'Lady Day at Emerson's Bar & Grill' a one-woman wonder Actress and singer Ericka Lee gives a superb performance

Posted: Thursday, January 17, 2008

It's not too much of a stretch to imagine the downstairs bar at the old Elks Club on Franklin Street as a seedy 1950s nightclub - the funky ceiling fans and old-fashioned light fixtures probably date from that era. And then imagine this well-worn cabaret hosting a fading, but still brilliantly compelling, jazz songstress.

This is just what Perseverance Theatre has done with the opening of "Lady Day at Emerson's Bar & Grill," directed by Sue Wilder, which runs through Feb. 10. Alcohol service is provided by the Rendezvous bar 45 minutes before the show, at intermission, and after the show, for those 21 and older. Minors must be accompanied by an adult.

Actress and singer Ericka Lee gives basically a one-woman show that seamlessly weaves the somewhat sordid tale of the life of Billie Holiday with an evening of crooning, set sometime toward the very end of the jazz singer's career.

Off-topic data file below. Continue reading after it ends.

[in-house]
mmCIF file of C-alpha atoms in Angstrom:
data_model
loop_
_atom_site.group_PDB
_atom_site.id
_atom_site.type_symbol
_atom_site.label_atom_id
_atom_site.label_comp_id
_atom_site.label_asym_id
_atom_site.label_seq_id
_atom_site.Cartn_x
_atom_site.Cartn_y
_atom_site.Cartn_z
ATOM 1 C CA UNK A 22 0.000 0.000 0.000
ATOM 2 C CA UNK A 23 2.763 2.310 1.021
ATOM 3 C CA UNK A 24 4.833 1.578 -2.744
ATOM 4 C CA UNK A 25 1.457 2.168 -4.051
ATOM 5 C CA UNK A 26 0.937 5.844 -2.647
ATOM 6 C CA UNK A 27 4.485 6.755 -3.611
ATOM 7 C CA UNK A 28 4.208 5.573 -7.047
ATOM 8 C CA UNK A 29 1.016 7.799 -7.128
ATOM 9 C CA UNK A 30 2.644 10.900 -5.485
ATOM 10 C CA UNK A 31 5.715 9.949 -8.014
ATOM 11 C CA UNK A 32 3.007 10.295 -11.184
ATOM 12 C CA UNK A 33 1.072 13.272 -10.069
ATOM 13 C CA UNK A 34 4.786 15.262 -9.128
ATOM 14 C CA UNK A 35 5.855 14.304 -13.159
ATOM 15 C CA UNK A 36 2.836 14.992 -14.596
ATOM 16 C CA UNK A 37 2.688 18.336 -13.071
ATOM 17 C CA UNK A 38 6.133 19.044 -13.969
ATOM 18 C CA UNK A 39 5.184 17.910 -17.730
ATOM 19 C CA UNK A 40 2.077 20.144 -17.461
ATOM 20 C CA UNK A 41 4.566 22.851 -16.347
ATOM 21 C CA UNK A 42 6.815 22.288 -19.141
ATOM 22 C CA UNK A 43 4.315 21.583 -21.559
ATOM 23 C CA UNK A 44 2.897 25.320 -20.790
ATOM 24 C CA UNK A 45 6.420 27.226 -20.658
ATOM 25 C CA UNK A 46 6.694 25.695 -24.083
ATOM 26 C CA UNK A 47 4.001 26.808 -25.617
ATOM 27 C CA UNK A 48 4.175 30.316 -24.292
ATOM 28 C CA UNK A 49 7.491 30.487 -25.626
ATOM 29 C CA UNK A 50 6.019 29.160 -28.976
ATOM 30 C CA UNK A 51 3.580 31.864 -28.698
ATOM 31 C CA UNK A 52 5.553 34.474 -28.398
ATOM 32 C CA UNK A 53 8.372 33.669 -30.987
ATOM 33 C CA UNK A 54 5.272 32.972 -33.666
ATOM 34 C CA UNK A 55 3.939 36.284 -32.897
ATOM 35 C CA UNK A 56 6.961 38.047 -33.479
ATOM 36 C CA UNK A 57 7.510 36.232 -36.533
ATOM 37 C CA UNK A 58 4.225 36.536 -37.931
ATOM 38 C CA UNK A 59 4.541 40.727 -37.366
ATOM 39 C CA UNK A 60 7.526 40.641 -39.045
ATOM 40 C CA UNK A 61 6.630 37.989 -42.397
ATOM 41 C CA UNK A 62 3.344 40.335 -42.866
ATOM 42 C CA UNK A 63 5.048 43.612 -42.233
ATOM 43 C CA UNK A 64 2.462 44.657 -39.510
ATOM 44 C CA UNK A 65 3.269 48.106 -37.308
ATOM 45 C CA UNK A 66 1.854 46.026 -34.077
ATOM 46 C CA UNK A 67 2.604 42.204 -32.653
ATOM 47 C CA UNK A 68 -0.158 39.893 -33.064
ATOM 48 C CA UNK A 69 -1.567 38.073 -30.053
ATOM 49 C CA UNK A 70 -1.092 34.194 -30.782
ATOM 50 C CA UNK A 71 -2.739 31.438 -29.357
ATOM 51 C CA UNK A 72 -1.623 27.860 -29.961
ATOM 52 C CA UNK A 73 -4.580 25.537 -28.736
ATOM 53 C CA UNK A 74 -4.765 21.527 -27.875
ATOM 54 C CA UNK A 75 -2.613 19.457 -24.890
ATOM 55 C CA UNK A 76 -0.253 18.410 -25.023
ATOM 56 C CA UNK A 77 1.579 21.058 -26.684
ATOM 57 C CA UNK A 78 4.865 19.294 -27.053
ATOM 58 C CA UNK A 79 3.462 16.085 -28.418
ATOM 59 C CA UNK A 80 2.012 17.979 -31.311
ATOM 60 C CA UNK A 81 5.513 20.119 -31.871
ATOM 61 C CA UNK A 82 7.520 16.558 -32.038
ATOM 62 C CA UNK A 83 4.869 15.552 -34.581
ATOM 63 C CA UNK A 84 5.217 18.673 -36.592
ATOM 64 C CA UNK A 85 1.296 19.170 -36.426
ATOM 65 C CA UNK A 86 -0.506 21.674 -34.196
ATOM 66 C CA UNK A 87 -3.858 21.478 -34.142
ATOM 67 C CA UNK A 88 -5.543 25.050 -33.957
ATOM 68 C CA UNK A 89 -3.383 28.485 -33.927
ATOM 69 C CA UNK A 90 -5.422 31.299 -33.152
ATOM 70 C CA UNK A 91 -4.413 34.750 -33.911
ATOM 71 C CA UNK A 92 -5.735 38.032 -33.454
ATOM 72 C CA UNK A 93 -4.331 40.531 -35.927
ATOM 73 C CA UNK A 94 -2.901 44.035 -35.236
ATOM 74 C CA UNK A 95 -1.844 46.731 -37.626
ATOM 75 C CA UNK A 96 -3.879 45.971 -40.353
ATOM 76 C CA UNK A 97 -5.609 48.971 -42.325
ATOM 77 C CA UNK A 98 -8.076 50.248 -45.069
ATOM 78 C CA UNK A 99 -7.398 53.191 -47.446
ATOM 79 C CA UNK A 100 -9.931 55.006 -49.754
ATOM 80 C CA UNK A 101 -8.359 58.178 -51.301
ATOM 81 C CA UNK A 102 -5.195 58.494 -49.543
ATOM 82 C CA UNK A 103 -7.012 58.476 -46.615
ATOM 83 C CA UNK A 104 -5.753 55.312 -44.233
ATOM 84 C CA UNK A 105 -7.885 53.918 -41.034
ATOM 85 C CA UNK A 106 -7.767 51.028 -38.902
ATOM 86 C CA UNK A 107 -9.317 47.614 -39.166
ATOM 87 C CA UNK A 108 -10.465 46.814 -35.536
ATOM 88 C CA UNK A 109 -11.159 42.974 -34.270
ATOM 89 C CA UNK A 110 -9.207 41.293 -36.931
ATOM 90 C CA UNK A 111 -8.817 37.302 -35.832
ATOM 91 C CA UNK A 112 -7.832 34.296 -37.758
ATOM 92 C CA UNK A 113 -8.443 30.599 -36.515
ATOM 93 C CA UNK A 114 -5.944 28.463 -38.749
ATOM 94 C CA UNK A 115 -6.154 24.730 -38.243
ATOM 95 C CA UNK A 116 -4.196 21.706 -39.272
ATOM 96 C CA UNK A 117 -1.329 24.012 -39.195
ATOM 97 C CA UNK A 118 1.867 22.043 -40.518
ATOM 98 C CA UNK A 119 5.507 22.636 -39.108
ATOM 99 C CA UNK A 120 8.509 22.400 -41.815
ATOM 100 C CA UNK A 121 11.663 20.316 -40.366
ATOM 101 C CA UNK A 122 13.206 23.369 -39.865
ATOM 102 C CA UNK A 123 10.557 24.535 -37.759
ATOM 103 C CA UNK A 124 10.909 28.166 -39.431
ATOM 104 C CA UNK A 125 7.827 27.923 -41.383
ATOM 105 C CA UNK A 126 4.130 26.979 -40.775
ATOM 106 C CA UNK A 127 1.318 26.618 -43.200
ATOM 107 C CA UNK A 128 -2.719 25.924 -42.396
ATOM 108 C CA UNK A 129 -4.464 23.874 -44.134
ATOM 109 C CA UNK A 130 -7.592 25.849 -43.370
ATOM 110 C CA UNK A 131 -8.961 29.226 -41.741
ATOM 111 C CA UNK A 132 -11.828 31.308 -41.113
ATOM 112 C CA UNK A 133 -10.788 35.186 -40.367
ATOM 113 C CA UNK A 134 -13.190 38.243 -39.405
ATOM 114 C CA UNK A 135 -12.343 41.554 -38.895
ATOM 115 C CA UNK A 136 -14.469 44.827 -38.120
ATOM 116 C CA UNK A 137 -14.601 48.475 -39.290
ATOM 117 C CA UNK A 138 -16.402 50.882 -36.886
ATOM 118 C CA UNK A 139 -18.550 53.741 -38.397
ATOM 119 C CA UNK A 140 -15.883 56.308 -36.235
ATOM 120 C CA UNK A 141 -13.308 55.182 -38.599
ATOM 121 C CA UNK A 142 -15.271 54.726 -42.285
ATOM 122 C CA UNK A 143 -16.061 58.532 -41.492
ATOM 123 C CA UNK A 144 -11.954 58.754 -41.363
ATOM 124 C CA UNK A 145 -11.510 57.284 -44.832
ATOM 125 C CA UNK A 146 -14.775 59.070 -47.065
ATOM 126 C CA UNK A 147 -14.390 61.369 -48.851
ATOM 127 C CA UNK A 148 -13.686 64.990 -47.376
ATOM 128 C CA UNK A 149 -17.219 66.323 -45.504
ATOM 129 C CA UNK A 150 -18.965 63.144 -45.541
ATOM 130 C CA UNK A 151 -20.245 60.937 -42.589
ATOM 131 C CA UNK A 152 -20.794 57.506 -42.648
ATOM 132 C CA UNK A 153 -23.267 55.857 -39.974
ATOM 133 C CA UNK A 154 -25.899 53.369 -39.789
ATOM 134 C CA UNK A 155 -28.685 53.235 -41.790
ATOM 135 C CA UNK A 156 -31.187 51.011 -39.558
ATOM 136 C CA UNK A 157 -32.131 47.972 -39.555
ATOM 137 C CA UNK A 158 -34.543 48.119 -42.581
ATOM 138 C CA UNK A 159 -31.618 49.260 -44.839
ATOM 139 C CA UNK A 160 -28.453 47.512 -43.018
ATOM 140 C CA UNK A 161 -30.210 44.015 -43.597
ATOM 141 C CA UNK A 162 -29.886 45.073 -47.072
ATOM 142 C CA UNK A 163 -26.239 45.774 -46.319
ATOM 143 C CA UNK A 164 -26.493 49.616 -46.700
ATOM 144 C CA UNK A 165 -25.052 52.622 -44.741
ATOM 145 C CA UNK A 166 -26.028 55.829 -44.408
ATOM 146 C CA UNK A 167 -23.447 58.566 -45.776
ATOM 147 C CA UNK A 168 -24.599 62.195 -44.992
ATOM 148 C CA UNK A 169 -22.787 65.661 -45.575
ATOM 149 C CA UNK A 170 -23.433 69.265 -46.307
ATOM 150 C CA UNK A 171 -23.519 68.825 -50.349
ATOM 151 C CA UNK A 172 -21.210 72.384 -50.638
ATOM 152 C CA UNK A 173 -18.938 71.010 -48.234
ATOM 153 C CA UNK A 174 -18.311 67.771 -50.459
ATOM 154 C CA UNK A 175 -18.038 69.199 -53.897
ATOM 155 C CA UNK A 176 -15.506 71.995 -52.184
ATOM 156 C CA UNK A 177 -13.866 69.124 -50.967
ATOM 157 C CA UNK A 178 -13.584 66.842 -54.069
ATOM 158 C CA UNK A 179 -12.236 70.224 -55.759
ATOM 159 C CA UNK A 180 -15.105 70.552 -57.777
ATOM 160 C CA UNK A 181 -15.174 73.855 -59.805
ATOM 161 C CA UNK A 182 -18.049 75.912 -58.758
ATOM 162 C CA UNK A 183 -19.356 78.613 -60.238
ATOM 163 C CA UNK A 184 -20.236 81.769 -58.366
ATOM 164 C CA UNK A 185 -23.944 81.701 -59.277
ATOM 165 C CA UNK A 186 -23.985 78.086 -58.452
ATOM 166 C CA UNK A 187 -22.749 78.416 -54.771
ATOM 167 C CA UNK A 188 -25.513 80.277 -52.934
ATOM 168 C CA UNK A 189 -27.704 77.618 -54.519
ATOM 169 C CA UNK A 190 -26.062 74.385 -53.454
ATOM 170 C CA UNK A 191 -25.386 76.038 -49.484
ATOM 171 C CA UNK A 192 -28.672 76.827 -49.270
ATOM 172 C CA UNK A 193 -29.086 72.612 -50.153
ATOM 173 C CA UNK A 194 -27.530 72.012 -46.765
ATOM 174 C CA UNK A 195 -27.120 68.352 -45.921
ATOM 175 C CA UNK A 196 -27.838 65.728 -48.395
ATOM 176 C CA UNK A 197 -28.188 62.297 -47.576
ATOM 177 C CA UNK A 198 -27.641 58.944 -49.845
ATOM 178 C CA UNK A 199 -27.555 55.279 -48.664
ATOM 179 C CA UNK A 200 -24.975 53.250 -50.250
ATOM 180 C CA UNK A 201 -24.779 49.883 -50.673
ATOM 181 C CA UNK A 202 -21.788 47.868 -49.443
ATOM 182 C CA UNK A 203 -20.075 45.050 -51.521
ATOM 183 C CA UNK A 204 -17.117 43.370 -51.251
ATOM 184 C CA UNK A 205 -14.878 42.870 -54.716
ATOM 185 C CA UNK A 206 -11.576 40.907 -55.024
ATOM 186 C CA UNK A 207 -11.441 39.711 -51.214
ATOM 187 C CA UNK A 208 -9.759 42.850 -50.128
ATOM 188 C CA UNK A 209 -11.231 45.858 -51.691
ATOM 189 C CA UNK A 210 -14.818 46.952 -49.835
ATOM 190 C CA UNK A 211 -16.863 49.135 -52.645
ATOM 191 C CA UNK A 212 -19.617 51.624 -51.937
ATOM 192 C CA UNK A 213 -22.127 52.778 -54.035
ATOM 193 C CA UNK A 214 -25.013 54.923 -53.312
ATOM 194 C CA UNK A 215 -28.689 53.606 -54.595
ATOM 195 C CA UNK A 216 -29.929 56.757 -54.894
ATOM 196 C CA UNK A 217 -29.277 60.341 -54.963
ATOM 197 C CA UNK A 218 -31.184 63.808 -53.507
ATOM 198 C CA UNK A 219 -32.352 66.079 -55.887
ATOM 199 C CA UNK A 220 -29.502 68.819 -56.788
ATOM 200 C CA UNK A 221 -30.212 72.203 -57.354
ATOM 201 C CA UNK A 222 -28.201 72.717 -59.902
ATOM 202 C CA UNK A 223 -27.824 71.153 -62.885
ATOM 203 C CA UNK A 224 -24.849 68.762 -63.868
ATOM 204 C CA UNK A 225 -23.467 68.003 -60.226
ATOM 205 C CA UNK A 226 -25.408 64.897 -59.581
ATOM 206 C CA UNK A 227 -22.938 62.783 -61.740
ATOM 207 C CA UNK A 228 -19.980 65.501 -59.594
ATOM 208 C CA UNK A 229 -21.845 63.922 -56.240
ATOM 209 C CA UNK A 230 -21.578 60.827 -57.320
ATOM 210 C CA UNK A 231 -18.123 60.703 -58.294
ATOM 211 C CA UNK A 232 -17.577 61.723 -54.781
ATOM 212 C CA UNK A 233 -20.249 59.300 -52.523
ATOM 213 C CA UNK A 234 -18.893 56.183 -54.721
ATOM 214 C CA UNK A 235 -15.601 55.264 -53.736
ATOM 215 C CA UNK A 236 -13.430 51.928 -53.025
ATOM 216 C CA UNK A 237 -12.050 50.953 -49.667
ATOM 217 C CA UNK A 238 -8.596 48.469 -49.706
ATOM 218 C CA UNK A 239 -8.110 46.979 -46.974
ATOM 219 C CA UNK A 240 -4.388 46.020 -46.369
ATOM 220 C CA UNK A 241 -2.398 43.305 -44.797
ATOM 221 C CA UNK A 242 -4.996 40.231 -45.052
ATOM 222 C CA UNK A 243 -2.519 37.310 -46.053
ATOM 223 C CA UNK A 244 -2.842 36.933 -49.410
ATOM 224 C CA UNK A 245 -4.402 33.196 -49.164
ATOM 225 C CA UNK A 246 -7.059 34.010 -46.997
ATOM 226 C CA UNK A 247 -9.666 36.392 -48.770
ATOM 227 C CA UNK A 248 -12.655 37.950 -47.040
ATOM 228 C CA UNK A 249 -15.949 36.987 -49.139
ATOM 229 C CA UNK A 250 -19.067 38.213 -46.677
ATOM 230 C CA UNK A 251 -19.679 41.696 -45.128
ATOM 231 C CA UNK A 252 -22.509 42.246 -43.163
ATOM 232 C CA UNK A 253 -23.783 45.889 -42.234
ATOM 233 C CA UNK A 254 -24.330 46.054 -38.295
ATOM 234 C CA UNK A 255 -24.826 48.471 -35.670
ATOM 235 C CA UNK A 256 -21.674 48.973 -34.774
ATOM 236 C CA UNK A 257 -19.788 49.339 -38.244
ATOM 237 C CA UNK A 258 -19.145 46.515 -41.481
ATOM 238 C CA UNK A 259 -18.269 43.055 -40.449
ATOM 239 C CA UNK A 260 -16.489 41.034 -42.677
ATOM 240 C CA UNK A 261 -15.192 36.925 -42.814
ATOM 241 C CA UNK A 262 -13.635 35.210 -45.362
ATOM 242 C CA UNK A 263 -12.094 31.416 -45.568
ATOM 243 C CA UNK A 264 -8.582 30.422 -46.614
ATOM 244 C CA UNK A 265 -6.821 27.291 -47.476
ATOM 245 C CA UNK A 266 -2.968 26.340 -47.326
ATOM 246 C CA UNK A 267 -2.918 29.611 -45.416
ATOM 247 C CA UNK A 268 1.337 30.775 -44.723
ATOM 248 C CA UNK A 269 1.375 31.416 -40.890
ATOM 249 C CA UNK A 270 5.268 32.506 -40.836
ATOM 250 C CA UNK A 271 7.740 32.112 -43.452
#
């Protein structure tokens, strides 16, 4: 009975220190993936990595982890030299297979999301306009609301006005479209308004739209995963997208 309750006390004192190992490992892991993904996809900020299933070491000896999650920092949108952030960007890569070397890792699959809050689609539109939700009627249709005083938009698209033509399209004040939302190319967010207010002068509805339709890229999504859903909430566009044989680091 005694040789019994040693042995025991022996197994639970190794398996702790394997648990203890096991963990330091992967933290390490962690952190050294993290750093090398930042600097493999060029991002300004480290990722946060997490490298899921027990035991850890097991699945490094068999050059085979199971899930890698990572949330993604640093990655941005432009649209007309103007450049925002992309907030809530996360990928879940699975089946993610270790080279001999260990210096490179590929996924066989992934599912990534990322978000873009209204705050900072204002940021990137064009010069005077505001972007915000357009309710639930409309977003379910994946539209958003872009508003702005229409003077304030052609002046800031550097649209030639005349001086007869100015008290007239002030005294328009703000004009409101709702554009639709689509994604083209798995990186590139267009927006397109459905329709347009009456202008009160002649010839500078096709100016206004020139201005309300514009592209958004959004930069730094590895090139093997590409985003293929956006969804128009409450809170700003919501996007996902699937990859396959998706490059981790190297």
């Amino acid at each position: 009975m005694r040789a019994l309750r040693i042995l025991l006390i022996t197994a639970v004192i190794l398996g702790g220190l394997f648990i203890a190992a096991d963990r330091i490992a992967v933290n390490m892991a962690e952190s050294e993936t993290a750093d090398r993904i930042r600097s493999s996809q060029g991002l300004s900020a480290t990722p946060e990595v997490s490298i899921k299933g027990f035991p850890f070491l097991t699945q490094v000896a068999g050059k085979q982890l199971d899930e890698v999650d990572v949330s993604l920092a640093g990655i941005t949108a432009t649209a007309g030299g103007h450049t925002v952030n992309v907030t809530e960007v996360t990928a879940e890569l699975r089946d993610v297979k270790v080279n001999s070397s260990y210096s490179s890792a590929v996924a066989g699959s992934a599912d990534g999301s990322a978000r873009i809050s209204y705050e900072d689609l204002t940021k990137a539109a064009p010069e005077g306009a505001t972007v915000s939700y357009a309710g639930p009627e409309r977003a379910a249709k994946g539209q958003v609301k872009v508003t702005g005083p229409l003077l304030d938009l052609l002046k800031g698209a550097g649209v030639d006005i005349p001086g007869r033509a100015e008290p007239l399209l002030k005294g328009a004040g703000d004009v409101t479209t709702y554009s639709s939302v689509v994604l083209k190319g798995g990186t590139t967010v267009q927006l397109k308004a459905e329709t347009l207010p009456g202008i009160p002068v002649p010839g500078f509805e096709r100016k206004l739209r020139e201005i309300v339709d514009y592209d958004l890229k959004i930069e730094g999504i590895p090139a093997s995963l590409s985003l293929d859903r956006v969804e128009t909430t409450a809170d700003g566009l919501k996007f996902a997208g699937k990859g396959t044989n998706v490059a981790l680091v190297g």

Holiday had a bitterly hard life yet became luminous while singing. Lee has captured the spirit, and even the voice, of this sassy, belligerent, unique and ultimately powerless young black girl from Baltimore who rose to brief fame, mentored by Bessie Smith and Louis Armstrong ("Pops"), then crashed under the weight of drugs, racism and betrayal.

Lee commands the stage, holding us in thrall. She is whimsically gorgeous in a white silk dress with Holiday's favorite flowers, gardenias, in her hair. Aside from a cameo appearance by a tiny Shih Tzu, the only other character is her piano player, played by musician extraordinaire Rory Stitt.

Their communication is exquisite. The engaging manner in which Stitt delivers his music, even more than his painfully shy character, is really the show's co-star. He smoothly tickles those ivories to steer Lady Day back into singing - 15 tunes including her signature "Strange Fruit" and "God Bless The Child" - and away from telling and reliving painful elements of her past as she inexorably becomes inebriated and thick-tongued.

There are plenty of funny moments too: Lee gets us giggling while reminiscing about sweet revenge on a prissy hostess, encountered during an earlier tour, who wouldn't let a "colored girl" use the bathroom. She sparkles and teases with that sultry contralto voice, especially thrilling in the lower ranges, then aggrieves us as she blurts out the indignities Holiday suffered during her short life.

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